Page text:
First Steps: Mastering the Art of Making Video for YouTube

First Steps: Mastering the Art of Making Video for YouTube

Here are some steps to ensure you reach newer heights on YouTube.

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First Steps: Mastering the Art of Making Video for YouTube

If you are reading this article, the chances are that you are already creating content for YouTube and are looking to increase your subscriber count.

If you are making your own logical assessment of the situation, it would be understandable for you to question our credentials before following our advice. Admittedly, we aren’t high-level YouTube content creators but don’t click away just yet – the art of making videos for YouTube has a few specific quirks, for sure, but in many ways, it isn’t so different from any other creative endeavors.

Furthermore, it can sometimes be difficult for those who are fully immersed in a specific environment to observe and assess that environment from an outsider’s point of view.

Your current aim is to attract new people – those from outside your current circle and environment – to your channel, therefore you need to be open to outside opinions if you are to achieve your goals.

We don’t claim to know everything, but here are a few simple steps you can take to ensure you have the best possible chances of reaching new people with your content:

Plan Your Content

So, you’ve just had an idea for a new video project and are eager to get to work – what should your first steps be?

It might be tempting to just get straight into shooting video, but proper planning could enable you to get the job done in a fraction of the time.

You should start by researching the topic at hand, make notes, plan an outline of the stages of the video, and ask yourself if you could save time whilst also making your video look more professional by using stock footage

YouTube Specific Adaptations

Whatever topic you are intending to tackle, you are unlikely to be the first person on YouTube to do so. The free availability of content on YouTube is one of the best things about the platform and makes it easy for you as a creator to see who has made successful videos about the subject in the past.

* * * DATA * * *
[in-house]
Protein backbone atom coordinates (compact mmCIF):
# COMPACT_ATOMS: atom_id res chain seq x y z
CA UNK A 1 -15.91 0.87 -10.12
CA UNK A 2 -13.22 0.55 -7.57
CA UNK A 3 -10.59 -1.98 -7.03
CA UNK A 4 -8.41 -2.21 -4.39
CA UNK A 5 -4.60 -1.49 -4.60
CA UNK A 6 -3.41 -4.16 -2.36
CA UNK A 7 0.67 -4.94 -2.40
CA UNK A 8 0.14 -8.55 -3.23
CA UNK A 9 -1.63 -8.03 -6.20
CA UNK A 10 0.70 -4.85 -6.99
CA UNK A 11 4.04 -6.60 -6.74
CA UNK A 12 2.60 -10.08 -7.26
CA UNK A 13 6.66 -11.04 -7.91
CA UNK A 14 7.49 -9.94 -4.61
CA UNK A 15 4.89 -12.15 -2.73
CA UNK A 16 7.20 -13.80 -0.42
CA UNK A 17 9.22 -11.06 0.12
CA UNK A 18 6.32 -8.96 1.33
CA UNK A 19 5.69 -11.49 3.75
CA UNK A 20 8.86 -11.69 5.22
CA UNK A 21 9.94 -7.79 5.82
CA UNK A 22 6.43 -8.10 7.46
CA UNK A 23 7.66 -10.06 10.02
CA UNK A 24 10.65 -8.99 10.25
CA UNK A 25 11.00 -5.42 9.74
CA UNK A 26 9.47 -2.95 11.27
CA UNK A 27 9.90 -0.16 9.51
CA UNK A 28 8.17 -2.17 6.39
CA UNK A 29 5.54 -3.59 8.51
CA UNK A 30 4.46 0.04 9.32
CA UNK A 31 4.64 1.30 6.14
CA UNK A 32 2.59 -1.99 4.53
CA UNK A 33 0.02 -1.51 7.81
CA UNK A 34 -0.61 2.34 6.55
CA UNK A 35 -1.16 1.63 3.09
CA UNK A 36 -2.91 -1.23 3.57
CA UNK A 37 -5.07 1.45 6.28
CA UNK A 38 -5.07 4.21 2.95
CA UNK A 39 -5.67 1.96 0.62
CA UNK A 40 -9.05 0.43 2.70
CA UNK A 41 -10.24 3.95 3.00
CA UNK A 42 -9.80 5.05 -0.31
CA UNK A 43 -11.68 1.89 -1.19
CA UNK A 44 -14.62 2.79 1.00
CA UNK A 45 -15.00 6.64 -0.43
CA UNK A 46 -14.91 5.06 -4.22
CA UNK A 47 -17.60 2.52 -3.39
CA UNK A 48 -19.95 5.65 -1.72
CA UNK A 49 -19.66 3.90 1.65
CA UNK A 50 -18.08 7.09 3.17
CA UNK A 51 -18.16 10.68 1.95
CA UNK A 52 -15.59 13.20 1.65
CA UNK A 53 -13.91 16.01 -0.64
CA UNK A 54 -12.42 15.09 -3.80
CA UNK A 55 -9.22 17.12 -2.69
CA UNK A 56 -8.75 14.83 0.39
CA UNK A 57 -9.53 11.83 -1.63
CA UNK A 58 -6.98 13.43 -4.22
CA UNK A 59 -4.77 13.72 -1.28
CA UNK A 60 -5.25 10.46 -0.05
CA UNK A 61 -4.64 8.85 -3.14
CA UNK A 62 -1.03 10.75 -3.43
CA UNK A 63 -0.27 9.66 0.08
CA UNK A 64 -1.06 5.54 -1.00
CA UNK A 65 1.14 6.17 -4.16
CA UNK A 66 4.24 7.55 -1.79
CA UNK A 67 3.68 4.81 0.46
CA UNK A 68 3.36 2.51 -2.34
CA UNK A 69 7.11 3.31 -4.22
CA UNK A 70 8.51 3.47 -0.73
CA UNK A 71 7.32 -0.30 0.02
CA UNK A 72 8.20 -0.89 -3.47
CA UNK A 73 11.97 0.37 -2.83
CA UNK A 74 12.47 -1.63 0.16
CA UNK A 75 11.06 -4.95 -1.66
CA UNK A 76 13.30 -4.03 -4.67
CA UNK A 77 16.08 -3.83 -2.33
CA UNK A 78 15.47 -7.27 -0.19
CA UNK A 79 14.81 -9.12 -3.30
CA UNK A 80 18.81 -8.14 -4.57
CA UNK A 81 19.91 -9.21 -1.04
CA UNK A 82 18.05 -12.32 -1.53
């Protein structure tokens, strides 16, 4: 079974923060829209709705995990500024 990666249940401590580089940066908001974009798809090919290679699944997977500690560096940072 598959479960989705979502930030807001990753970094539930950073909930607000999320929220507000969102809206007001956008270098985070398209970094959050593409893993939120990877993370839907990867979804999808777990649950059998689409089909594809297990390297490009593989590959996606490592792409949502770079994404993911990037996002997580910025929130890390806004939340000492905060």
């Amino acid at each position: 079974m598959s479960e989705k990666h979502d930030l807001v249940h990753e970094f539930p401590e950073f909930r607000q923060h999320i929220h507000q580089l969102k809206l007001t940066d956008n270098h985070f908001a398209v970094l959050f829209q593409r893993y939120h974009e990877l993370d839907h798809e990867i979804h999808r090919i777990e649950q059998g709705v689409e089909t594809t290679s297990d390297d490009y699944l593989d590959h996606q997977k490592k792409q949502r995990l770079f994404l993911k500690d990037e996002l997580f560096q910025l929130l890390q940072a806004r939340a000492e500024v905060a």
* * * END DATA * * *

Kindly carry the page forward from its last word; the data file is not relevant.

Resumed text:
Is the topic popular? Are shorter videos more successful than long ones when discussing this particular topic? What thumbnails and titles have proven popular with viewers?

And when was the last time this topic was spoken about in detail – is there a lot of new information for you to discuss that hasn’t made its way onto YouTube until now?

Viral videos from two or three years ago are unlikely to be completely forgotten, but if nobody has discussed the same topic recently, you may have an opportunity to provide a worthwhile update on the subject.

Ask yourself what the other creators did well, how you could improve on their work, and check out a few pages of the comments – how recently were people discussing the subject? Is there current interest?  All the answers you need are available, you just have to go and find them.

Hardware & Equipment 

Most creators will film their first few videos using nothing more than their smartphone, but as soon as you begin to earn money from your work it’s worth considering how you could improve your work by spending some of that cash on dedicated video equipment.

A great camera will often make the biggest difference, but it can also cost a huge amount of money. If you aren’t bringing in enough revenue to justify the expense of a DSLR, there are plenty of cheaper options that will have a noticeable effect on the quality of your content.

A dedicated microphone is a perfect example – a high-quality external mic can be bought for just $100, and the difference in audio clarity is almost certain to be noticed immediately by your viewers.

Faster storage such as an external SSD could help to speed up your editing procedure, whilst simple accessories such as tripods or gimbals punch well above their weight in terms of their cost-to-benefit ratio. 

Personal Preparations

It’s perfectly understandable for you to feel nervous about showing your face in your videos but doing so will almost always create a more professional result than creating a voiceover only.

If you are intending to be on camera, be sure to look your best and treat the camera as if it was another person that you are talking to. Look directly into the lens like you would another person’s eyes but try not to think of yourself as a presenter or as being part of a show – you are just having a simple conversation. 

There is plenty of free software available that will scroll your script at your preferred pace, and you should definitely look into using such a tool to ensure that your dialogue comes across naturally.

If you are still nervous, there are plenty of videos out there which will teach you how to be confident and comfortable on camera – watch them, pay attention, and apply the advice next time you hit record. 

This is just the beginning of a long road, but if you put in the effort to keep learning and mastering your craft, you can get there. We wish you the best of luck!

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